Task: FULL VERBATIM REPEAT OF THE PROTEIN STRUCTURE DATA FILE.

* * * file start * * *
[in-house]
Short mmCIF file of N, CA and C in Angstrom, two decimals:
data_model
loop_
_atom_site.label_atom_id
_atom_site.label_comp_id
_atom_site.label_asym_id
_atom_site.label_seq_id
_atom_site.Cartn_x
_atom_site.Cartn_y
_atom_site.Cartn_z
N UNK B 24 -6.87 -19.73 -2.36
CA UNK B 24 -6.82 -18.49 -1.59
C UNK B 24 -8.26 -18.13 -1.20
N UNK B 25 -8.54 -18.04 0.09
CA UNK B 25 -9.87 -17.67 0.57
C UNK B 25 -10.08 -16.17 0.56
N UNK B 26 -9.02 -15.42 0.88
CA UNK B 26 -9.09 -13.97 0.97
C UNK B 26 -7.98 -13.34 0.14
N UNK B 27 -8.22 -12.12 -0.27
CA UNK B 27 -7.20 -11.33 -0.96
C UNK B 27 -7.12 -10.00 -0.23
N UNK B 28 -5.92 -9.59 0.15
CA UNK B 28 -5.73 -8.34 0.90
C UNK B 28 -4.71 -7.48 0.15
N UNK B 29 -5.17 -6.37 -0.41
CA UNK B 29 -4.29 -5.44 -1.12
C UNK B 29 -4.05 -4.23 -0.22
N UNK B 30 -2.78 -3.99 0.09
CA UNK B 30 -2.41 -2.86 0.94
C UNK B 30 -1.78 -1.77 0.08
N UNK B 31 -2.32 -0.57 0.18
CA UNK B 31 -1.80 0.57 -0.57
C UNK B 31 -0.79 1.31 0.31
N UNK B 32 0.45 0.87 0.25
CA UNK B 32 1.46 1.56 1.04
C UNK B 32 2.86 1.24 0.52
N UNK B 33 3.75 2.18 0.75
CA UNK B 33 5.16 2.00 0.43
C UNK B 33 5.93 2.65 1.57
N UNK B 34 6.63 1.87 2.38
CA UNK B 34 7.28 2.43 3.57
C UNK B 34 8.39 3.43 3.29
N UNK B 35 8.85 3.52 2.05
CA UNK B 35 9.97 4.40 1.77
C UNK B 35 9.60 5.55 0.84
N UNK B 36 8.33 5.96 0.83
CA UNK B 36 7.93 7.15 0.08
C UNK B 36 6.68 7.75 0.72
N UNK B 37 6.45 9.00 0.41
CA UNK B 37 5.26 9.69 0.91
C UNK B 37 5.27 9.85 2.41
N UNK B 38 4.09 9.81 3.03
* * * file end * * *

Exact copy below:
[in-house]
Short mmCIF file of N, CA and C in Angstrom, two decimals:
data_model
loop_
_atom_site.label_atom_id
_atom_site.label_comp_id
_atom_site.label_asym_id
_atom_site.label_seq_id
_atom_site.Cartn_x
_atom_site.Cartn_y
_atom_site.Cartn_z
N UNK B 24 -6.87 -19.73 -2.36
CA UNK B 24 -6.82 -18.49 -1.59
C UNK B 24 -8.26 -18.13 -1.20
N UNK B 25 -8.54 -18.04 0.09
CA UNK B 25 -9.87 -17.67 0.57
C UNK B 25 -10.08 -16.17 0.56
N UNK B 26 -9.02 -15.42 0.88
CA UNK B 26 -9.09 -13.97 0.97
C UNK B 26 -7.98 -13.34 0.14
N UNK B 27 -8.22 -12.12 -0.27
CA UNK B 27 -7.20 -11.33 -0.96
C UNK B 27 -7.12 -10.00 -0.23
N UNK B 28 -5.92 -9.59 0.15
CA UNK B 28 -5.73 -8.34 0.90
C UNK B 28 -4.71 -7.48 0.15
N UNK B 29 -5.17 -6.37 -0.41
CA UNK B 29 -4.29 -5.44 -1.12
C UNK B 29 -4.05 -4.23 -0.22
N UNK B 30 -2.78 -3.99 0.09
CA UNK B 30 -2.41 -2.86 0.94
C UNK B 30 -1.78 -1.77 0.08
N UNK B 31 -2.32 -0.57 0.18
CA UNK B 31 -1.80 0.57 -0.57
C UNK B 31 -0.79 1.31 0.31
N UNK B 32 0.45 0.87 0.25
CA UNK B 32 1.46 1.56 1.04
C UNK B 32 2.86 1.24 0.52
N UNK B 33 3.75 2.18 0.75
CA UNK B 33 5.16 2.00 0.43
C UNK B 33 5.93 2.65 1.57
N UNK B 34 6.63 1.87 2.38
CA UNK B 34 7.28 2.43 3.57
C UNK B 34 8.39 3.43 3.29
N UNK B 35 8.85 3.52 2.05
CA UNK B 35 9.97 4.40 1.77
C UNK B 35 9.60 5.55 0.84
N UNK B 36 8.33 5.96 0.83
CA UNK B 36 7.93 7.15 0.08
C UNK B 36 6.68 7.75 0.72
N UNK B 37 6.45 9.00 0.41
CA UNK B 37 5.26 9.69 0.91
C UNK B 37 5.27 9.85 2.41
N UNK B 38 4.09 9.81 3.03